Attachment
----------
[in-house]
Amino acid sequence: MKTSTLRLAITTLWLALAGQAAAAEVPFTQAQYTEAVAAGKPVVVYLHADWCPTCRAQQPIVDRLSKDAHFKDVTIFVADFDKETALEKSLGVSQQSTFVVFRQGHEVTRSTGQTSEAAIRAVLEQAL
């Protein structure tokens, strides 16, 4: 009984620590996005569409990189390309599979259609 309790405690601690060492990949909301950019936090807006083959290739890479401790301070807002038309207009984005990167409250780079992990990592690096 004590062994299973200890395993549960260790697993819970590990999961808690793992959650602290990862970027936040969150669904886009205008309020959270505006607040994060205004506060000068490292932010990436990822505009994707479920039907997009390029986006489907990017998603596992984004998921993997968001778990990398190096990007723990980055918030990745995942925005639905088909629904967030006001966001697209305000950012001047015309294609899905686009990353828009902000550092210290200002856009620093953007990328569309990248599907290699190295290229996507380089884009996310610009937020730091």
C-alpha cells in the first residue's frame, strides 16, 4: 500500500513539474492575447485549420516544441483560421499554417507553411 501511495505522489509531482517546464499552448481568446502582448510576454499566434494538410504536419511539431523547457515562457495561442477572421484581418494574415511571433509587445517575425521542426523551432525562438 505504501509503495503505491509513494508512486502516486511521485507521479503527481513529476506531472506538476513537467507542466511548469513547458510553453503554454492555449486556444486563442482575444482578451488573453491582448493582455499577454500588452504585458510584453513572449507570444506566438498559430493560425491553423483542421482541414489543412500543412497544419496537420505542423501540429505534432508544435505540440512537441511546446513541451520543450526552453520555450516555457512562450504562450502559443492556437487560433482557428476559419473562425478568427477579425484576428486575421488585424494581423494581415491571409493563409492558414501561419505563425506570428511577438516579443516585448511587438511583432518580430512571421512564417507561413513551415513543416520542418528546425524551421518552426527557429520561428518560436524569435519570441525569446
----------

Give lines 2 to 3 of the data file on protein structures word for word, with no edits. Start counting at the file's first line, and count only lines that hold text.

Amino acid sequence: MKTSTLRLAITTLWLALAGQAAAAEVPFTQAQYTEAVAAGKPVVVYLHADWCPTCRAQQPIVDRLSKDAHFKDVTIFVADFDKETALEKSLGVSQQSTFVVFRQGHEVTRSTGQTSEAAIRAVLEQAL
């Protein structure tokens, strides 16, 4: 009984620590996005569409990189390309599979259609 309790405690601690060492990949909301950019936090807006083959290739890479401790301070807002038309207009984005990167409250780079992990990592690096 004590062994299973200890395993549960260790697993819970590990999961808690793992959650602290990862970027936040969150669904886009205008309020959270505006607040994060205004506060000068490292932010990436990822505009994707479920039907997009390029986006489907990017998603596992984004998921993997968001778990990398190096990007723990980055918030990745995942925005639905088909629904967030006001966001697209305000950012001047015309294609899905686009990353828009902000550092210290200002856009620093953007990328569309990248599907290699190295290229996507380089884009996310610009937020730091």